What are the documentation and operational challenges of European phase-one banks not subject to those rules until 2017?

As mentioned, the original intention was for the EU, US, Japanese and other countries to phase in their margin rules at the same time, which would prevent one jurisdiction from having a competitive advantage over the others. Additionally, market participants could benefit from ‘substituted compliance’ (ie compliance with one regime would be deemed to satisfy the other regimes) and avoid the added costs of having to comply with more than one regime. Because the amended RTS includes a revised implementation timeline for the EMIR Margin Rules and provides that the first phase-in will not apply until one month after entry into force of the RTS, the US and Japanese rules will come into effect first.

As a result, parties that are also subject to the US or Japanese rules will need to comply with them first, which means they will not benefit from substituted compliance and may be at a competitive disadvantage. When the EMIR Margin Rules come into effect, such parties will need to determine what adjustments to their margin arrangements are necessary to comply with them as well.

This change to the phase-in timeline in Europe will result in the margin rules being implemented by counterparties in a piecemeal fashion, which will pose documentation and operational challenges. It may result in counterparties putting in place two sets of documentation and processes to accommodate, firstly, those margin rules that come into effect as of 1 September 2016 and, secondly, those which come into effect as of a later date. This additional burden is likely to create further expense and complexity for the market.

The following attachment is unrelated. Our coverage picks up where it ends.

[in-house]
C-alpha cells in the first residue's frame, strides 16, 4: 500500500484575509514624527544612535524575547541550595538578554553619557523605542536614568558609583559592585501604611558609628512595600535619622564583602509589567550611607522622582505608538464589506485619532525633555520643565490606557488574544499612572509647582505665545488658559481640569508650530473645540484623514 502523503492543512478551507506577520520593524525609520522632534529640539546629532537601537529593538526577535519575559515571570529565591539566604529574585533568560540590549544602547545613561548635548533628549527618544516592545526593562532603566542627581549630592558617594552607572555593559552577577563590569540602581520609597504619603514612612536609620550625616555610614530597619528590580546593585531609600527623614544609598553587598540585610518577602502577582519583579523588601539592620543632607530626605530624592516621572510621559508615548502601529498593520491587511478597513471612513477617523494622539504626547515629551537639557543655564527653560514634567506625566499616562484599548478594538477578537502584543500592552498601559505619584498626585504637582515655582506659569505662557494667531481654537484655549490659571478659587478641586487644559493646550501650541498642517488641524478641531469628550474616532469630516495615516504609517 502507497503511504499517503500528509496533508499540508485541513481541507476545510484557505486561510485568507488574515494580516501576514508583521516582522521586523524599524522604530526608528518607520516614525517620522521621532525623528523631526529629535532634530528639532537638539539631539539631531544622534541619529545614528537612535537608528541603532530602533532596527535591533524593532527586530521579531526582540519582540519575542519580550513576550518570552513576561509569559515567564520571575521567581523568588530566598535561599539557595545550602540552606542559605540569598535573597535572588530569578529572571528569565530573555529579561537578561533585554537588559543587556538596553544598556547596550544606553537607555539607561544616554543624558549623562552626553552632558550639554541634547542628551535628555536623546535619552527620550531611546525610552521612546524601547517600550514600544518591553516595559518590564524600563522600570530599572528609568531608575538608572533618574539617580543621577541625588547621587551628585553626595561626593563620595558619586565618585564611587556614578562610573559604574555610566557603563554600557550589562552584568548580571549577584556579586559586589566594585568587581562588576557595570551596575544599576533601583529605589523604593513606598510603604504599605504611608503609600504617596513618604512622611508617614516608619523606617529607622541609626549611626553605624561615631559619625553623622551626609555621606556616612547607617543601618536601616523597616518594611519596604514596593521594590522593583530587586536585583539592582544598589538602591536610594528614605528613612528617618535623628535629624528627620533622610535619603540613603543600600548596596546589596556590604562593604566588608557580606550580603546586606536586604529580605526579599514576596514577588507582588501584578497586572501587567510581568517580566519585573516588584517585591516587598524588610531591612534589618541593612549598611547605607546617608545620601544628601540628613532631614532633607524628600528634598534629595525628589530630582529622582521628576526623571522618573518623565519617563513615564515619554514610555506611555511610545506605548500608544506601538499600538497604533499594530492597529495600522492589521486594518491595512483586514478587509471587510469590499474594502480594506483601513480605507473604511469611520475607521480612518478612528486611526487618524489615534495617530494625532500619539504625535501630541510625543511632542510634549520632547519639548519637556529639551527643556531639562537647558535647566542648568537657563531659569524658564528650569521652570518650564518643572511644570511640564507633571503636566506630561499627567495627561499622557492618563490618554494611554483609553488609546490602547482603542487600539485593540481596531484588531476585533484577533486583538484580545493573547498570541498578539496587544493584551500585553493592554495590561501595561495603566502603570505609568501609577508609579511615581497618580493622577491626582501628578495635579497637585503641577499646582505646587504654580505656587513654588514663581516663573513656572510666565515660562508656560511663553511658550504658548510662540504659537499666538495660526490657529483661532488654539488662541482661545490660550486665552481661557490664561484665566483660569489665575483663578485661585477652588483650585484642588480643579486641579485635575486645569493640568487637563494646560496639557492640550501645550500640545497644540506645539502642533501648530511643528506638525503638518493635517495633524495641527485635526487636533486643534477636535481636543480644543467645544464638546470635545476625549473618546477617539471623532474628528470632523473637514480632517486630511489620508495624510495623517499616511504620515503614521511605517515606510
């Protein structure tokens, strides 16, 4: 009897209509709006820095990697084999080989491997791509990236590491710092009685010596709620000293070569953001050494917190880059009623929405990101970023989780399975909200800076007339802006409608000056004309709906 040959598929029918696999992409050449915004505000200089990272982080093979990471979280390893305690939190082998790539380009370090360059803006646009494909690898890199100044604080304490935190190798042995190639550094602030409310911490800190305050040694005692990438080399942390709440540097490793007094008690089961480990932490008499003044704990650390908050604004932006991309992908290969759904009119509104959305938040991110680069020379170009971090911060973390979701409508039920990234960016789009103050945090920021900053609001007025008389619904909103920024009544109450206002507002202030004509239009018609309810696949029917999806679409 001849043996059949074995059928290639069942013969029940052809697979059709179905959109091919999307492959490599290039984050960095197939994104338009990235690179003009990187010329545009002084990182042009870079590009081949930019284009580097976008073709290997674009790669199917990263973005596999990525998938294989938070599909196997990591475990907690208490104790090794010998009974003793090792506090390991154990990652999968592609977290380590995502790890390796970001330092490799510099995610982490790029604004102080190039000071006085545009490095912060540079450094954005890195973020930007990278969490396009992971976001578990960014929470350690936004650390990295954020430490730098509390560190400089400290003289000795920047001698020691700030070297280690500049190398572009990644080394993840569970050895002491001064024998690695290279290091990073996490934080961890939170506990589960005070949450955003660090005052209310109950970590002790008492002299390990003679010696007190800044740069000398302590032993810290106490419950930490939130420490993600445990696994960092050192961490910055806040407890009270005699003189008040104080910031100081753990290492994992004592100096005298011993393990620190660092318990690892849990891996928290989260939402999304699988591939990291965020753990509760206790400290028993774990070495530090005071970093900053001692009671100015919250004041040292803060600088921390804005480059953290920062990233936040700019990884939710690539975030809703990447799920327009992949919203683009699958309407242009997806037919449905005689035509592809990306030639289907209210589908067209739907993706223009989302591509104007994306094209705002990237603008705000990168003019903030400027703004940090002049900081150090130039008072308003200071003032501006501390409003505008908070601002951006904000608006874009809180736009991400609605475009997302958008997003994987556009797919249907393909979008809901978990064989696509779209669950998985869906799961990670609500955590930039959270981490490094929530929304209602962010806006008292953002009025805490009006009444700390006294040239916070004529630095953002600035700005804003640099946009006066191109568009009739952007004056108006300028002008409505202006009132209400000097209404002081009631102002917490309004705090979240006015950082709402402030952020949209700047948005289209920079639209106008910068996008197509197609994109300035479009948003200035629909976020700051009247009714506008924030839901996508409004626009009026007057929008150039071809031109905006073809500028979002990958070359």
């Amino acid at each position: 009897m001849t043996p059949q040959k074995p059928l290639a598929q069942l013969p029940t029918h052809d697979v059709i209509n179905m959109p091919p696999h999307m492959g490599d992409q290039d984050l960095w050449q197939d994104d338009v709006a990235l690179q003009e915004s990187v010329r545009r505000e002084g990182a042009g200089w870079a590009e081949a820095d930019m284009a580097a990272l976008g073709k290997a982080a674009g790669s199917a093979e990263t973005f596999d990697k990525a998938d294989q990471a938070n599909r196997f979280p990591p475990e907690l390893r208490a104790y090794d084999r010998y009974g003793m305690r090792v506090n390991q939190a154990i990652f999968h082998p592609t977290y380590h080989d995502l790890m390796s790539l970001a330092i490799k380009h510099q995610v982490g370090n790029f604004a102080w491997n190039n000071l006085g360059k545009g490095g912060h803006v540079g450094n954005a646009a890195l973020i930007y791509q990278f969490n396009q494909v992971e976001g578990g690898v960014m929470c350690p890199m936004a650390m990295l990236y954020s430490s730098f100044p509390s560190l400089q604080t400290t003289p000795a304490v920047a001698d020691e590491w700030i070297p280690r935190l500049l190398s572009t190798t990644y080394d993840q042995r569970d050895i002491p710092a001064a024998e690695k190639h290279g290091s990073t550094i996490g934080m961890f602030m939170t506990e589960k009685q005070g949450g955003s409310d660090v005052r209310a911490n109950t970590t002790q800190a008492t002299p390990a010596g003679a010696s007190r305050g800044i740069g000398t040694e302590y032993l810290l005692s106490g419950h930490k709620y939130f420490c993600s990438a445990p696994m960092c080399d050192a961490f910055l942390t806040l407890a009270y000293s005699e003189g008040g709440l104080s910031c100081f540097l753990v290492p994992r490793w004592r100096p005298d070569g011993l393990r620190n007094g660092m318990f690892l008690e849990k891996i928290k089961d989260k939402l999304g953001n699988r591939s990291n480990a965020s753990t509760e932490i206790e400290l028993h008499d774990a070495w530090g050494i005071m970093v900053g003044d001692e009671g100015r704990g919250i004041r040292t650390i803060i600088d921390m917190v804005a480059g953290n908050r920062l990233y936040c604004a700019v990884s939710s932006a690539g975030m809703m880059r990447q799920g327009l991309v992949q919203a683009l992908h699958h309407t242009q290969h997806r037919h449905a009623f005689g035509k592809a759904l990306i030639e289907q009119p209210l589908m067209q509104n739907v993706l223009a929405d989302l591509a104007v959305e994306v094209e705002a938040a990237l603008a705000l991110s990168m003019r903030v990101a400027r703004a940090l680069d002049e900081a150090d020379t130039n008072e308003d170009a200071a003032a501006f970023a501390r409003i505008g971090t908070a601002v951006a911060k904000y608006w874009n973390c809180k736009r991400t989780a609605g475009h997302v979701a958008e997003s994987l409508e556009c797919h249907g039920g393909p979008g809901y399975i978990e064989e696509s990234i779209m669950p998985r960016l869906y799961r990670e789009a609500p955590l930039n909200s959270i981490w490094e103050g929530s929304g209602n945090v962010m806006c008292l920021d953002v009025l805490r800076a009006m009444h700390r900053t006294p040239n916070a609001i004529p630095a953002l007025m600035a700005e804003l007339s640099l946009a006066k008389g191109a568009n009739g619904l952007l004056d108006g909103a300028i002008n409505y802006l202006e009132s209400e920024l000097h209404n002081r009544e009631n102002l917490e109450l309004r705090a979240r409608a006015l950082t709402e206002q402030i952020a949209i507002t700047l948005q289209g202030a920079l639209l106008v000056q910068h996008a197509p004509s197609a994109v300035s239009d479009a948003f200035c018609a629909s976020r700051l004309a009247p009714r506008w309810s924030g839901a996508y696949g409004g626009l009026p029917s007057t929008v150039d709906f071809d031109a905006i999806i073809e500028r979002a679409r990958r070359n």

An immediate example of the impact of the delayed implementation on market documentation is the ISDA’s 2016 Variation Margin Protocol. Like other protocols, this is designed to allow parties to amend their documentation on a multilateral basis in order to comply with the various margin frameworks. The Protocol has developed over a number of months, and was designed to facilitate compliance with the EMIR Margin Rules as well as US (CFTC and Prudentially Regulated), Japanese, Canadian and Swiss rules. Delayed implementation of the EMIR Margin Rules will also delay implementation of Swiss rules. As a result, the Protocol has been published in a form that addresses the US, Japanese and Canadian rules, but the EU and Swiss aspects have been omitted for adoption at a later date when the rules are finalised.

How does the ISDA SIMM work?

ISDA has developed the standard initial margin model (SIMM). The SIMM allows market participants to calculate (using a standardised methodology) their IM requirements relating to their uncleared OTC derivative contracts. The SIMM has been designed to comply with the margin rules in Europe, the US and Japan and thus can be used by market participants which are subject to any of these rules.

The common methodology set out in the SIMM is designed to allow market participants to plan in advance to manage their liquidity needs for margin calls. It will also provide a timely and transparent dispute resolution process, and allow for regulatory supervision of IM calculation requirements.

Market participants should note that the documents relating to the SIMM are still subject to change as they will only be finalised when the final regulations are published and they should therefore continue to monitor the progress of the SIMM carefully.

In parallel with the on-going progress of the SIMM, market participants will need to determine whether the SIMM is an appropriate method for calculating their IM requirements or whether an alternative model is more suitable, and should be taking steps to put infrastructure in place to accommodate the SIMM or any alternative models.